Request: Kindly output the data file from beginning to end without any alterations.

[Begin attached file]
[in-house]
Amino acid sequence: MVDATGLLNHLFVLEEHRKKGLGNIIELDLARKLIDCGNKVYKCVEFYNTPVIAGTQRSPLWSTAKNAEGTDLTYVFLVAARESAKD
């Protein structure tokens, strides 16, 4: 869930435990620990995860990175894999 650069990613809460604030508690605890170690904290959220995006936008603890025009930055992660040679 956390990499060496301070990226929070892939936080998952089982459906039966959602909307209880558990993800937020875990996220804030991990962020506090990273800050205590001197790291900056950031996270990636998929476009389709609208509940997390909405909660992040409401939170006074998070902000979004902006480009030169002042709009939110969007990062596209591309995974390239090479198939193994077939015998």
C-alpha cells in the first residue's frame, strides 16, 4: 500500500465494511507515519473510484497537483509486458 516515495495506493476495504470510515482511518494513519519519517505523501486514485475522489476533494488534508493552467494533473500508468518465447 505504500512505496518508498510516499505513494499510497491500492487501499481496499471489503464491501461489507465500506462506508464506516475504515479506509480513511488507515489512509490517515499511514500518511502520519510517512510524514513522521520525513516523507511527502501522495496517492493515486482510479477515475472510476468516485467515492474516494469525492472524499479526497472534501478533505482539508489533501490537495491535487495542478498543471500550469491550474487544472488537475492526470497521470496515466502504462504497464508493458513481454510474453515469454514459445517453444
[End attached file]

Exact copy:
[in-house]
Amino acid sequence: MVDATGLLNHLFVLEEHRKKGLGNIIELDLARKLIDCGNKVYKCVEFYNTPVIAGTQRSPLWSTAKNAEGTDLTYVFLVAARESAKD
């Protein structure tokens, strides 16, 4: 869930435990620990995860990175894999 650069990613809460604030508690605890170690904290959220995006936008603890025009930055992660040679 956390990499060496301070990226929070892939936080998952089982459906039966959602909307209880558990993800937020875990996220804030991990962020506090990273800050205590001197790291900056950031996270990636998929476009389709609208509940997390909405909660992040409401939170006074998070902000979004902006480009030169002042709009939110969007990062596209591309995974390239090479198939193994077939015998």
C-alpha cells in the first residue's frame, strides 16, 4: 500500500465494511507515519473510484497537483509486458 516515495495506493476495504470510515482511518494513519519519517505523501486514485475522489476533494488534508493552467494533473500508468518465447 505504500512505496518508498510516499505513494499510497491500492487501499481496499471489503464491501461489507465500506462506508464506516475504515479506509480513511488507515489512509490517515499511514500518511502520519510517512510524514513522521520525513516523507511527502501522495496517492493515486482510479477515475472510476468516485467515492474516494469525492472524499479526497472534501478533505482539508489533501490537495491535487495542478498543471500550469491550474487544472488537475492526470497521470496515466502504462504497464508493458513481454510474453515469454514459445517453444